At the west end of the TH, locate the signed Capitol Ditch Trail. Do not take the Capitol Creek Trail, unless of course you are a glutton for punishment. Stay on the Ditch Trail, following the mother of all ditches as it continues due south toward Capitol Peak, about 8 miles away. The trail is an extremely easy hiker's trail with very little elevation gain. After about 3.1 miles, you reach a stream crossing, which you cross by hopping on a piece of drift wood and then up a 4-foot log. On the other side, amidst a stand of evergreens, you should locate the sign and continue on the well-used trail. Walking at 3 mph puts you here in about 1 hour and 15 minutes. If you started before 3:00 am, you can slow down and enjoy the remainder of the approach, because you will arrive at the base of the saddle in another 3.7 miles, just in time for sunrise. On average, the entire approach probably takes 3 hours.
So, as you can see, even though the approach is quite long, there really is no need to pack in and camp at the campgrounds near Capitol Lake, making Capitol Peak seem a bit more accessible.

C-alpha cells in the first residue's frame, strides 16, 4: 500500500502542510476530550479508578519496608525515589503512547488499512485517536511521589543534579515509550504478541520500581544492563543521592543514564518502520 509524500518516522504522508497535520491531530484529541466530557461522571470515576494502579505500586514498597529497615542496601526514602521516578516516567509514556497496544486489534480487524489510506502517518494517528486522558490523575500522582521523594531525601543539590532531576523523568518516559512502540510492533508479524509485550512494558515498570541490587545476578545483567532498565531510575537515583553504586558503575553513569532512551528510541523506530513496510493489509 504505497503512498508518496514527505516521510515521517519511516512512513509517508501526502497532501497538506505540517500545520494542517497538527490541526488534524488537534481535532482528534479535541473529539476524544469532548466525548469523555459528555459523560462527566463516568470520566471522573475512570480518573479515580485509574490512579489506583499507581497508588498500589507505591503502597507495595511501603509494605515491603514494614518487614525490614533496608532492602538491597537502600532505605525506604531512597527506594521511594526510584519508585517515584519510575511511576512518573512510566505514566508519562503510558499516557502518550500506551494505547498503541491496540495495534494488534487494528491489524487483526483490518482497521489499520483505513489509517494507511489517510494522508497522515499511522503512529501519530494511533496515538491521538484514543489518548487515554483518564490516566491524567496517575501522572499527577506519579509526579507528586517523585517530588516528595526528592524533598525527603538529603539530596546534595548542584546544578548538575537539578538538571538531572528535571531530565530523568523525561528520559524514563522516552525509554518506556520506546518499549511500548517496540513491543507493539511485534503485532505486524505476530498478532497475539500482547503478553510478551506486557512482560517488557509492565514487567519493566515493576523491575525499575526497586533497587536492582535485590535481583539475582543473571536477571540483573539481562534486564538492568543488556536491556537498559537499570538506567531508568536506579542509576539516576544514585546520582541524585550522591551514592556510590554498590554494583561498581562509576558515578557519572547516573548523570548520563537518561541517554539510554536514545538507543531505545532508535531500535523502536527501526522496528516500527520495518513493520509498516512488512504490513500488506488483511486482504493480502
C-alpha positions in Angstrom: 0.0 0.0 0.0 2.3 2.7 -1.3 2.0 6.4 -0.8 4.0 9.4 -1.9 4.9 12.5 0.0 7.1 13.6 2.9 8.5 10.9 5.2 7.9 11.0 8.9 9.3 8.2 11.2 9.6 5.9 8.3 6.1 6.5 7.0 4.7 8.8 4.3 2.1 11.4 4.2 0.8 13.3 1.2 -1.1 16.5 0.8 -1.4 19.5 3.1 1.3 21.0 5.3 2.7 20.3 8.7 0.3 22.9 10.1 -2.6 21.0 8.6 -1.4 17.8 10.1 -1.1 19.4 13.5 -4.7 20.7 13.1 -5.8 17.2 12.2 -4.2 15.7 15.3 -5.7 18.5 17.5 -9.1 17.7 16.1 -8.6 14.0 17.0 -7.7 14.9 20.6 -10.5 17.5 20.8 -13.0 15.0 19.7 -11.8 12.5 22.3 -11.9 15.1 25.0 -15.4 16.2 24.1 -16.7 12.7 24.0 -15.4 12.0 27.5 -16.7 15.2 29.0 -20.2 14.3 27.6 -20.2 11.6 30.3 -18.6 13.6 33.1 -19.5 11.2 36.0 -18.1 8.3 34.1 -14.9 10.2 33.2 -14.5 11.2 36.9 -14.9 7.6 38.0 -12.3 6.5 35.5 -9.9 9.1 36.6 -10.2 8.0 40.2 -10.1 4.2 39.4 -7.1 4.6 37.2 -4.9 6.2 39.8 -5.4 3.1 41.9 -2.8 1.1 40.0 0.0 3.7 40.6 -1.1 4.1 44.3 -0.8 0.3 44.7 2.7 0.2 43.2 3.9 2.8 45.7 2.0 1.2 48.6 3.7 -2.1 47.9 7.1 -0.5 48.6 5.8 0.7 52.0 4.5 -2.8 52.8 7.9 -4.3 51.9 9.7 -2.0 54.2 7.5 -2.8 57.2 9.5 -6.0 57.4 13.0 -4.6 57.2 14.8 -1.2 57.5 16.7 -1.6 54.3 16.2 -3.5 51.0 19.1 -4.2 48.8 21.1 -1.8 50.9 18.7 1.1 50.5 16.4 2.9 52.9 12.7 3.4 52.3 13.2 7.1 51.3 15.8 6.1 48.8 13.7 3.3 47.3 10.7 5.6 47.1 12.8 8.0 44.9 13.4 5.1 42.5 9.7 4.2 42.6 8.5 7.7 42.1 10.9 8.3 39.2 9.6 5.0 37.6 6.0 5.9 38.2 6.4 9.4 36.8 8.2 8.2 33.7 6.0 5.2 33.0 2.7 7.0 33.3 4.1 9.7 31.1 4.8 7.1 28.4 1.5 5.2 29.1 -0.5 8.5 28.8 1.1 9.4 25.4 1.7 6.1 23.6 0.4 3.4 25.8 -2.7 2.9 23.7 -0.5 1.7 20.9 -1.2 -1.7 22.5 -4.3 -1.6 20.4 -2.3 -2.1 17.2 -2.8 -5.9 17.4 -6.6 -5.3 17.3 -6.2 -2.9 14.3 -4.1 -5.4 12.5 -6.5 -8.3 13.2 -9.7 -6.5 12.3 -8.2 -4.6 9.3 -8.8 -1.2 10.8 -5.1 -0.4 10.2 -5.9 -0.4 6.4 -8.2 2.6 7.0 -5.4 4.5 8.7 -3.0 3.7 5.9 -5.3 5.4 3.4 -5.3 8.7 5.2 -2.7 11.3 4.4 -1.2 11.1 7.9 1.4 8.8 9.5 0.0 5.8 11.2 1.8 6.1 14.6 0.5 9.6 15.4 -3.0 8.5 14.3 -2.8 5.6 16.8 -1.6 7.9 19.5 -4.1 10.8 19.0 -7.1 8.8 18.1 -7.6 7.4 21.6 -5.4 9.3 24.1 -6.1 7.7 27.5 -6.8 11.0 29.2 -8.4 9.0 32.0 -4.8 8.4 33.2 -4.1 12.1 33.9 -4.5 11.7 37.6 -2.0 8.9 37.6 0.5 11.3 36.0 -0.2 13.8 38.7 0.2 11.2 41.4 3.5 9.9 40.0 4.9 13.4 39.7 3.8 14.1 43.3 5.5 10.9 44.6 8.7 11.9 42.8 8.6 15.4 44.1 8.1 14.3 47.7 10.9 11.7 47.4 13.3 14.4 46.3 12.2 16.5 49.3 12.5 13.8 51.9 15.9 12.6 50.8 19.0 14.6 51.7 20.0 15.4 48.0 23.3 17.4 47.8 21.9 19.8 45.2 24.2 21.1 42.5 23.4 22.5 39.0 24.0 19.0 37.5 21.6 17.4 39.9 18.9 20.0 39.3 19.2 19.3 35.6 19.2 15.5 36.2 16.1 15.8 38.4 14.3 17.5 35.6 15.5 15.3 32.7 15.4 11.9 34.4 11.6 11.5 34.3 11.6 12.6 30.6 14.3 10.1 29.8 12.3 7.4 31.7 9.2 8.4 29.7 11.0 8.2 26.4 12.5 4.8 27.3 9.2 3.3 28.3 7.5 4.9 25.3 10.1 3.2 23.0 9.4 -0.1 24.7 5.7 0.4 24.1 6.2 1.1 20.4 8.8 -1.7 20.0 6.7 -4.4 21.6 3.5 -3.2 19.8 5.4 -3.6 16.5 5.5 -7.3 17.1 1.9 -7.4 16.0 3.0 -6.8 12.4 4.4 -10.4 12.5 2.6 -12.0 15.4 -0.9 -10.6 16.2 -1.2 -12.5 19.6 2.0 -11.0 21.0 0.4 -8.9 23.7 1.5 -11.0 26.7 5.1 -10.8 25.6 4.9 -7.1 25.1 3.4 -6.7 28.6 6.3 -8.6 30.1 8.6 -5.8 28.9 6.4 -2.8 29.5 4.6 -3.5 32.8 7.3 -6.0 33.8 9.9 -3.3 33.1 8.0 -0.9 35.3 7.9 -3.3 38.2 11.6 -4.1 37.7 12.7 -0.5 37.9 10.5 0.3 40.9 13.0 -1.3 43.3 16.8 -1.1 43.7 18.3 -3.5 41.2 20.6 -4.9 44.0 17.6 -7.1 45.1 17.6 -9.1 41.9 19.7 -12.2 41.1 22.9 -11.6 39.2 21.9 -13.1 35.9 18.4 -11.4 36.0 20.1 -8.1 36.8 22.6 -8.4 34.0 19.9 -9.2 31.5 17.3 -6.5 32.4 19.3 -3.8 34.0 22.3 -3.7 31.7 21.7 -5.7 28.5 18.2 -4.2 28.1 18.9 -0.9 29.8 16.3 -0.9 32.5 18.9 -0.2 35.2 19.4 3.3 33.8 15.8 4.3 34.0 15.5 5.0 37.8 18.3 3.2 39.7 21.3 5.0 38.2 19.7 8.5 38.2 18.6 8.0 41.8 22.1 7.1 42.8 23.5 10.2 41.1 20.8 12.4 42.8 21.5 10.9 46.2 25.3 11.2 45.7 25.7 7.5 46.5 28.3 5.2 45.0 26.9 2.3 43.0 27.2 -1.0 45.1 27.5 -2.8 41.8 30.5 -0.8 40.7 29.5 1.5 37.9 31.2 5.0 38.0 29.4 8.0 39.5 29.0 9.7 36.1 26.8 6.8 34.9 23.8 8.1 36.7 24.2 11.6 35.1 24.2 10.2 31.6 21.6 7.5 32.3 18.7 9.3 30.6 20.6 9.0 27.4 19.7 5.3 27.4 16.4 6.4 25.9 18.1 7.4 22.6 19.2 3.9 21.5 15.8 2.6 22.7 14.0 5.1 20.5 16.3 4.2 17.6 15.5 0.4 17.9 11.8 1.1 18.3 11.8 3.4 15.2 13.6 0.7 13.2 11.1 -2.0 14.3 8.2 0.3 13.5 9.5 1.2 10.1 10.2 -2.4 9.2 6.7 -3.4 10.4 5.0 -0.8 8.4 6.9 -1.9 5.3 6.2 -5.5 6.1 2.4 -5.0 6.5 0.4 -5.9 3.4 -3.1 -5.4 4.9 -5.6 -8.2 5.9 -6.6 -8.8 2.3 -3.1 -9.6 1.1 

At Capitol Lake, the trail meets the ascent to the Daly saddle. Continue on the easy trail as it switchbacks up to the saddle. This does not take very long at all. Enjoy the last leg of your civilized hike, because the real adventure is about to begin.
From the obvious saddle, immediately turn right and gain the ridge toward Capitol Peak. There is easy scrambling for a few minutes before things get interesting. Stay on the ridge crest for the most intense scrambling. There is awesome exposure in a few areas and any 5th class maneuvers can be avoided. Stay on the ridge until it meets the Standard route and continue climbing toward K2 over large boulders. I'm not sure why this little hump has a name, but just go with it.
The standard route does not summit the tiny K2 and for good reason: there is absolutely no reason to climb it. Although short and sweet, it is loose and isn't really a "peak." The standard route traverses the north side and ends at the so-called knife-edge.